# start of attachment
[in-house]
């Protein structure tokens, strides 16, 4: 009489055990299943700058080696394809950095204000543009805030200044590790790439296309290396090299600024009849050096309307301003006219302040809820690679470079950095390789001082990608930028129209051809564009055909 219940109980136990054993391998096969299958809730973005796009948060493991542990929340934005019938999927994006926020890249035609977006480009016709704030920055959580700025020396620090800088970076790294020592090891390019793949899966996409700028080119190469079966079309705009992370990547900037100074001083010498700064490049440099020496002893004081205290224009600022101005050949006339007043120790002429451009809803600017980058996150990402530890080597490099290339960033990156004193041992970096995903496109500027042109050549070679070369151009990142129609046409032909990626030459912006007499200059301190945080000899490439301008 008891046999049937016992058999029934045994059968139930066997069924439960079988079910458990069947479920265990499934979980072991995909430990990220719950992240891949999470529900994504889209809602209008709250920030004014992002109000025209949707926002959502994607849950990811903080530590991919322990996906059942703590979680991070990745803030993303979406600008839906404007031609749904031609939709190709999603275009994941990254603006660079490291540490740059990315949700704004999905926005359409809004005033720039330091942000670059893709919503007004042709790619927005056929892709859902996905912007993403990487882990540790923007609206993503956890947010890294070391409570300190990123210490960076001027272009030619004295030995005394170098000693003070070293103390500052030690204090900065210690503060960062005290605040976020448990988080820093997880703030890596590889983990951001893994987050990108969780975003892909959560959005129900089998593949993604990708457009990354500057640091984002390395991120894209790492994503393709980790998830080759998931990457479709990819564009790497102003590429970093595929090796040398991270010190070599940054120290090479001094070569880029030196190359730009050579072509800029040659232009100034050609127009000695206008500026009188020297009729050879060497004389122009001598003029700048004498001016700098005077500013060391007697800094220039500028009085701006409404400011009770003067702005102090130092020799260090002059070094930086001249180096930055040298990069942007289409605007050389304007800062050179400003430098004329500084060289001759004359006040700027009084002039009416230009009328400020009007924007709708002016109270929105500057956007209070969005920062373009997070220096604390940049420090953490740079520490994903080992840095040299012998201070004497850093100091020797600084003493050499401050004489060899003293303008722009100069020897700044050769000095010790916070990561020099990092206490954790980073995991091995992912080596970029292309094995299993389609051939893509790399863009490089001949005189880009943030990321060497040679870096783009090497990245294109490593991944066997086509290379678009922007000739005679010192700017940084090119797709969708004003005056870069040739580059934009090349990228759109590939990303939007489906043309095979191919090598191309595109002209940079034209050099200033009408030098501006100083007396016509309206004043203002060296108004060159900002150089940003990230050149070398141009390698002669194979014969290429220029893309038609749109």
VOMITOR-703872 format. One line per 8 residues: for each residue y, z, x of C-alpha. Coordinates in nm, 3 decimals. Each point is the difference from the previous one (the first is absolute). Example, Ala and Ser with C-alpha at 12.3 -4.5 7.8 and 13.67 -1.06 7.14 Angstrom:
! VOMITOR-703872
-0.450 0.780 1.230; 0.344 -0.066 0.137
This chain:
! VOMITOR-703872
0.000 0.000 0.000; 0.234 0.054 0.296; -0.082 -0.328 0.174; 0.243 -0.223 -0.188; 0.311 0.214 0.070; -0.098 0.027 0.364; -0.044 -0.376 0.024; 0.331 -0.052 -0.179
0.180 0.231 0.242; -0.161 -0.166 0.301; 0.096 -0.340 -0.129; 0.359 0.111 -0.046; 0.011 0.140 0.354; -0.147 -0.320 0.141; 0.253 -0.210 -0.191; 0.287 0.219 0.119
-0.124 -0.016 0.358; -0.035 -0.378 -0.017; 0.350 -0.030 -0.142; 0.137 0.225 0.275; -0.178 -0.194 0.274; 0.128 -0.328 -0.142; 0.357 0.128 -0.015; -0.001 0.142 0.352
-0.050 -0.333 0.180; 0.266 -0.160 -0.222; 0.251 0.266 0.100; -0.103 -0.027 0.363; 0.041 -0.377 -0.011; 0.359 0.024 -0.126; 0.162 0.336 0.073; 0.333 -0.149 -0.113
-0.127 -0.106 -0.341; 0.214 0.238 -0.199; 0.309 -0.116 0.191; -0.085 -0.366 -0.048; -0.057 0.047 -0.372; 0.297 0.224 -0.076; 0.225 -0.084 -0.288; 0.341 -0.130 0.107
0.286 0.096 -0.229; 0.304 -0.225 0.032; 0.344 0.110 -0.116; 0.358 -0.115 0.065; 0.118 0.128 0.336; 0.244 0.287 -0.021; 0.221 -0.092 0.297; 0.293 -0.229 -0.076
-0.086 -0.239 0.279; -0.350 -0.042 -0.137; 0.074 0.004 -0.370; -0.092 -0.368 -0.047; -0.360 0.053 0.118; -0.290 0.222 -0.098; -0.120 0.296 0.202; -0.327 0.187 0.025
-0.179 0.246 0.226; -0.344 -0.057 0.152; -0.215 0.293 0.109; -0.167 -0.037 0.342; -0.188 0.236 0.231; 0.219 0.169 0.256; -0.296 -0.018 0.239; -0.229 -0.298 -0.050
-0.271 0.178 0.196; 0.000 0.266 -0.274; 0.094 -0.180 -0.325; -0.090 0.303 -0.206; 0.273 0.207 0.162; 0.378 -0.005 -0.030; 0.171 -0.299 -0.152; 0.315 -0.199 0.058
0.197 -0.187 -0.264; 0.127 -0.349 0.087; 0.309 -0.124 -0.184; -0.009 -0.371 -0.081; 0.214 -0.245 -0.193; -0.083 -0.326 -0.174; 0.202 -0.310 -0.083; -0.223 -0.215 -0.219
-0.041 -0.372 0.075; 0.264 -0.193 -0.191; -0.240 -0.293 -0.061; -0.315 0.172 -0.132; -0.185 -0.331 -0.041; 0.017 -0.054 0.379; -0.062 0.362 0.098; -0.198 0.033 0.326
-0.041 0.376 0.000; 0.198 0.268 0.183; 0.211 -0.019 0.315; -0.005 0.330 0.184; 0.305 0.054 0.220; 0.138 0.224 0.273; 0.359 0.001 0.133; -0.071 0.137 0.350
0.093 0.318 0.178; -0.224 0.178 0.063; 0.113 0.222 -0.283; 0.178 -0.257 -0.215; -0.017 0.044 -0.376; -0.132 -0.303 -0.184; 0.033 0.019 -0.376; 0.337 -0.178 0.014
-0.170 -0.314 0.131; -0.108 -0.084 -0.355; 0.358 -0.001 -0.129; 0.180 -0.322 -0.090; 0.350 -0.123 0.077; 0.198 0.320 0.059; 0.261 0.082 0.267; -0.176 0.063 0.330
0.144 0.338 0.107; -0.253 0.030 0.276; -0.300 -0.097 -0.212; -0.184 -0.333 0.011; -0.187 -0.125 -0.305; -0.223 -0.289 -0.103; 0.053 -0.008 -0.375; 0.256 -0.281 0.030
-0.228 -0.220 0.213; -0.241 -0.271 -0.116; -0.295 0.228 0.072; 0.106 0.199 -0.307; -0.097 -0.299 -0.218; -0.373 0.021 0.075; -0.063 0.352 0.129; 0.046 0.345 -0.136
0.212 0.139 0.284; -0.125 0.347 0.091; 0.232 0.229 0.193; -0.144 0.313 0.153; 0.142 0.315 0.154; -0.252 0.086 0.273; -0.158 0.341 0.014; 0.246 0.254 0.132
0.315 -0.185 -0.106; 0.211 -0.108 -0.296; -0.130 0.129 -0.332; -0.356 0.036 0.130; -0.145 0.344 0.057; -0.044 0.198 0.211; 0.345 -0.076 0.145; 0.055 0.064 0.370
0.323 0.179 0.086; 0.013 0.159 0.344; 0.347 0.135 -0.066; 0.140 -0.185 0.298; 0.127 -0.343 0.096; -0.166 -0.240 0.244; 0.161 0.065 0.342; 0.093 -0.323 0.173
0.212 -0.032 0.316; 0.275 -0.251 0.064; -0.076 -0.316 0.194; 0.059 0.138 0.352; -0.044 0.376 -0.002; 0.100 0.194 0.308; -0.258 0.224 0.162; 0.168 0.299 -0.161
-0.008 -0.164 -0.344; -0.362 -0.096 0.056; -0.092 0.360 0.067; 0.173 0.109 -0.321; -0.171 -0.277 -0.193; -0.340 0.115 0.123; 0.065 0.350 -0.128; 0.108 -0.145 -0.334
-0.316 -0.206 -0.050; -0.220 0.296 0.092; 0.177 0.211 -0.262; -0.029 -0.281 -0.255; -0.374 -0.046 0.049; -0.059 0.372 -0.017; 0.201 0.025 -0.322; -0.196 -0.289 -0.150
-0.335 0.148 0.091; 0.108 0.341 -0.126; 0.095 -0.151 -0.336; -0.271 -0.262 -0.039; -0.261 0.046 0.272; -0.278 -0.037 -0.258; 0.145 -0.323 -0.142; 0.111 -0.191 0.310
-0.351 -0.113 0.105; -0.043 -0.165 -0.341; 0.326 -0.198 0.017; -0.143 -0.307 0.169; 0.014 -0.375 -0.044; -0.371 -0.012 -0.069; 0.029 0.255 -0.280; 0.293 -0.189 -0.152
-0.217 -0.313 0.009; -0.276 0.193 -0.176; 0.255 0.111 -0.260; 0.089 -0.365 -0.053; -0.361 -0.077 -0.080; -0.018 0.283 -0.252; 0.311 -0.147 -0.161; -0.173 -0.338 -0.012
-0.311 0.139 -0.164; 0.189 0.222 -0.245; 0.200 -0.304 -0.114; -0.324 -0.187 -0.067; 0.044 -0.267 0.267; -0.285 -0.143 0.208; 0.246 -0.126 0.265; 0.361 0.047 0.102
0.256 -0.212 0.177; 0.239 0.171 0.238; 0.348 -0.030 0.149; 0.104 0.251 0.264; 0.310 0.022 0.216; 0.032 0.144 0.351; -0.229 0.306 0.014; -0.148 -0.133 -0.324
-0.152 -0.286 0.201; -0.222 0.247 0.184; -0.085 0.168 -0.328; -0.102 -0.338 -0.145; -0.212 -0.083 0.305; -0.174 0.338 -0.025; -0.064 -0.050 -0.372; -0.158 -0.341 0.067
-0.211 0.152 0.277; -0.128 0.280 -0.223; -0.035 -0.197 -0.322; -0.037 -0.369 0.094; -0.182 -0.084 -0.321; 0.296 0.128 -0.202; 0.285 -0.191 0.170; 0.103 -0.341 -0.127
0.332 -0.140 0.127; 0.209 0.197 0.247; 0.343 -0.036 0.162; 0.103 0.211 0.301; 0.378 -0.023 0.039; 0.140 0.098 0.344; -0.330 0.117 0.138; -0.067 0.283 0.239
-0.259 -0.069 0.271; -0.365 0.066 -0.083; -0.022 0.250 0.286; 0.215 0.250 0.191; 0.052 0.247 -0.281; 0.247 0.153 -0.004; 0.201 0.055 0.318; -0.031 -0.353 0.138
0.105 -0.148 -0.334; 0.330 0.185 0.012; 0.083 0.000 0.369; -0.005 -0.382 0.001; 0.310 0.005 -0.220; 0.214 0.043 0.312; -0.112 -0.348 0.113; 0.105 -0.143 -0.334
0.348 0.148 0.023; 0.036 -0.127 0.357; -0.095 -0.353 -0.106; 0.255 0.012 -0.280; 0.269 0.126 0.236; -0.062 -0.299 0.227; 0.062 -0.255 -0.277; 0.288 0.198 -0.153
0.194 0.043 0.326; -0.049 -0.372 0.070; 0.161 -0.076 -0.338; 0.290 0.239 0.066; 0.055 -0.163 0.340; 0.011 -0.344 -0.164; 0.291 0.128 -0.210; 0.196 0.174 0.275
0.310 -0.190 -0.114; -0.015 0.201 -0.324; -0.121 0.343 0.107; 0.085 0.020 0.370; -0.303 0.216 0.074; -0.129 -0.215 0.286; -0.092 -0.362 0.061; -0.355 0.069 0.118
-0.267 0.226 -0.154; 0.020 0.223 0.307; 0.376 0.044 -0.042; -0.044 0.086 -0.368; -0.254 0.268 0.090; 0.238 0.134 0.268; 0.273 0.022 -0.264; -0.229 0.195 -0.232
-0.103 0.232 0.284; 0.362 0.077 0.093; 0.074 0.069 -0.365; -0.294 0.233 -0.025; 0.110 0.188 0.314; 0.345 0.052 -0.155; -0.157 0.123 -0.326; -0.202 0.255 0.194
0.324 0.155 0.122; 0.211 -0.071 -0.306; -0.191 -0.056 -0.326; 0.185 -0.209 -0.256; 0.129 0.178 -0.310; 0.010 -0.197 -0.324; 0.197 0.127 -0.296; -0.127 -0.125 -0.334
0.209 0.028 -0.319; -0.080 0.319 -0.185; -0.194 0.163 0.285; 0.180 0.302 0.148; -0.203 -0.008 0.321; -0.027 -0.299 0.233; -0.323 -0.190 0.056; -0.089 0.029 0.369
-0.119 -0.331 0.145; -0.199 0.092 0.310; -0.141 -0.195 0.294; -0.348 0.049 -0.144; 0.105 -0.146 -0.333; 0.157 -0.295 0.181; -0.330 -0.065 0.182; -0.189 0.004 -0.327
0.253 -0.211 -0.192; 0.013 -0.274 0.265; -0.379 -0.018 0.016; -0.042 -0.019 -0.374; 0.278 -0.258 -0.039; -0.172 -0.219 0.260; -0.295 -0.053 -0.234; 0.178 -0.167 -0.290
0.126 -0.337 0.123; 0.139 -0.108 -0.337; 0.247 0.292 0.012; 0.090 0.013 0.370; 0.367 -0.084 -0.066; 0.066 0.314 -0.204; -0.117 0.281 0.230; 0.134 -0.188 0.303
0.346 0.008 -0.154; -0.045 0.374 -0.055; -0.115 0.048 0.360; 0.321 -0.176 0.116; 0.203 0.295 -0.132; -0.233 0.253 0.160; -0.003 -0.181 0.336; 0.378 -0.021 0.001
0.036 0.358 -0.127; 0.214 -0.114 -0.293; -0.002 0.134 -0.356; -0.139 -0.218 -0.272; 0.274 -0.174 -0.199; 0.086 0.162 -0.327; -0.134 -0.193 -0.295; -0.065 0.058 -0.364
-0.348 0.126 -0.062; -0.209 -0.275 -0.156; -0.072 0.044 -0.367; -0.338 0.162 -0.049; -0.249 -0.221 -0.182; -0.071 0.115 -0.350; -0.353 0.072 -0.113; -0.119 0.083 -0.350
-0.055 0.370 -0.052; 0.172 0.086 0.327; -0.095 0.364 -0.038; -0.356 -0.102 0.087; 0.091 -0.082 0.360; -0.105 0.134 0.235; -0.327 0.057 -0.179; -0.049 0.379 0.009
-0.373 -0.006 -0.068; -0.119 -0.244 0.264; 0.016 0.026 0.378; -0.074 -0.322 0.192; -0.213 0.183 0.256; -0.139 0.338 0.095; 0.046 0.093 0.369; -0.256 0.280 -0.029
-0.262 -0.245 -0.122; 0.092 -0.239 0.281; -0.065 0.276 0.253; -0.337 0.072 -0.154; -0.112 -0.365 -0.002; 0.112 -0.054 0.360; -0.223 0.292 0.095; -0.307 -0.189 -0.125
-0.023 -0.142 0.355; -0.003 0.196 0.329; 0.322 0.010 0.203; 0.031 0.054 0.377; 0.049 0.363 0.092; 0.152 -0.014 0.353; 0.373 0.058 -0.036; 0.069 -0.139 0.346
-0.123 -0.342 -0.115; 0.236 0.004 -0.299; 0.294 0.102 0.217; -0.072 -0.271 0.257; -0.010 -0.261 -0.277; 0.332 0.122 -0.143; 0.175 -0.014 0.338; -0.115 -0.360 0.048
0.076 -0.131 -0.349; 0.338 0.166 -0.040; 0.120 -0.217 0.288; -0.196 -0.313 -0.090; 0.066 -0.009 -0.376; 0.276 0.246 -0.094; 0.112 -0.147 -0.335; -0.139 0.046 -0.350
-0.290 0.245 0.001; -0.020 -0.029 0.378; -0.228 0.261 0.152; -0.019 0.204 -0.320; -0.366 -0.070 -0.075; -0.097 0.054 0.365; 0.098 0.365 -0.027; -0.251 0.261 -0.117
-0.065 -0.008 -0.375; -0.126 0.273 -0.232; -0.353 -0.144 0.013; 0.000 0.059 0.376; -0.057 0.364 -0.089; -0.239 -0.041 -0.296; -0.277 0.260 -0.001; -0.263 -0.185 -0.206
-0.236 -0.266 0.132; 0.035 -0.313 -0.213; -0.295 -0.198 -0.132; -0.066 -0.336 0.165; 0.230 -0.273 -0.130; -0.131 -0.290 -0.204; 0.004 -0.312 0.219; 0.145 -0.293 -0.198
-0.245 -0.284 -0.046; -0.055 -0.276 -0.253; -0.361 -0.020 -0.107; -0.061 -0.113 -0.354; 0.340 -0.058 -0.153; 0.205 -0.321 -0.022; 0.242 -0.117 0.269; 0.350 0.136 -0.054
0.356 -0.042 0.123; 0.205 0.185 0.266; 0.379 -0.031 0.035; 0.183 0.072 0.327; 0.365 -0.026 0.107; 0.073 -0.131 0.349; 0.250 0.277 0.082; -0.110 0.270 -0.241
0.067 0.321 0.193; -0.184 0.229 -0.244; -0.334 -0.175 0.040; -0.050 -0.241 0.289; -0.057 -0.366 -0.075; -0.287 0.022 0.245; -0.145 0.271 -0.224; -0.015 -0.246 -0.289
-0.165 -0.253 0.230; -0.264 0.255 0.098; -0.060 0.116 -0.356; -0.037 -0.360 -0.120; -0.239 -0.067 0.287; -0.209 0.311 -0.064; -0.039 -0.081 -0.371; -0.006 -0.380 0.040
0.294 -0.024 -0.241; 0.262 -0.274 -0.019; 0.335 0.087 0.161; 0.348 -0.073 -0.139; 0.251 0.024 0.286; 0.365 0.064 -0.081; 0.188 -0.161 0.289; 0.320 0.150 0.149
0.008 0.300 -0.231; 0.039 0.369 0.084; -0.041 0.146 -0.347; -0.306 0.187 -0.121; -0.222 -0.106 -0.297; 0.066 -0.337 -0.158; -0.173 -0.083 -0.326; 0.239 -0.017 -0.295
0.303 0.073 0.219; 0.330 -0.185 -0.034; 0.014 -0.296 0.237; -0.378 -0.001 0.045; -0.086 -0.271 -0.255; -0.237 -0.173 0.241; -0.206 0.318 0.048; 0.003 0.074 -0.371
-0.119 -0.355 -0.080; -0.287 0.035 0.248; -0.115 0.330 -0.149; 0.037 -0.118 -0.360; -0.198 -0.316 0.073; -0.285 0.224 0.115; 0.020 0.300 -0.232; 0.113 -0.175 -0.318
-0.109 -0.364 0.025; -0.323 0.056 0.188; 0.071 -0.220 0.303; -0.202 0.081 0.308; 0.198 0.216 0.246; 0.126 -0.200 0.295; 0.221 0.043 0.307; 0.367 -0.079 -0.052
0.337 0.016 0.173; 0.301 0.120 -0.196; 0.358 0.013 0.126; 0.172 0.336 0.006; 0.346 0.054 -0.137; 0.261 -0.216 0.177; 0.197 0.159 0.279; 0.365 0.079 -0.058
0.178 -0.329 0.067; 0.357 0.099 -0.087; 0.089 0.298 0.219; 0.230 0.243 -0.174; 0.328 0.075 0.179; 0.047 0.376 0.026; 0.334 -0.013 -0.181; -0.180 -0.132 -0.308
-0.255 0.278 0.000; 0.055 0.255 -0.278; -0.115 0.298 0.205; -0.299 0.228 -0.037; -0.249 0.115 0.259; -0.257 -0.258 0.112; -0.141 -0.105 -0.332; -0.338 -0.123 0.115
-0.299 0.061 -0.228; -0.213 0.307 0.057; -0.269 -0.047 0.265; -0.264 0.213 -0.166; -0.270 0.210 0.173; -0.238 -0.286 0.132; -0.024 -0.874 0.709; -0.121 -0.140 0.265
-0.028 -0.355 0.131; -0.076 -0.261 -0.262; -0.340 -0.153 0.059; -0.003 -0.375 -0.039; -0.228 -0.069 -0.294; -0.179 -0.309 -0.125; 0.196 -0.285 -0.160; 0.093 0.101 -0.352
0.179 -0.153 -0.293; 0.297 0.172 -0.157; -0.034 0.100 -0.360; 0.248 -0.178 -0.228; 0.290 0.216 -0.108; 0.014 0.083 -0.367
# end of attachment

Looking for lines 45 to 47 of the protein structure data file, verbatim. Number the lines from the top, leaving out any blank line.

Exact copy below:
0.324 0.155 0.122; 0.211 -0.071 -0.306; -0.191 -0.056 -0.326; 0.185 -0.209 -0.256; 0.129 0.178 -0.310; 0.010 -0.197 -0.324; 0.197 0.127 -0.296; -0.127 -0.125 -0.334
0.209 0.028 -0.319; -0.080 0.319 -0.185; -0.194 0.163 0.285; 0.180 0.302 0.148; -0.203 -0.008 0.321; -0.027 -0.299 0.233; -0.323 -0.190 0.056; -0.089 0.029 0.369
-0.119 -0.331 0.145; -0.199 0.092 0.310; -0.141 -0.195 0.294; -0.348 0.049 -0.144; 0.105 -0.146 -0.333; 0.157 -0.295 0.181; -0.330 -0.065 0.182; -0.189 0.004 -0.327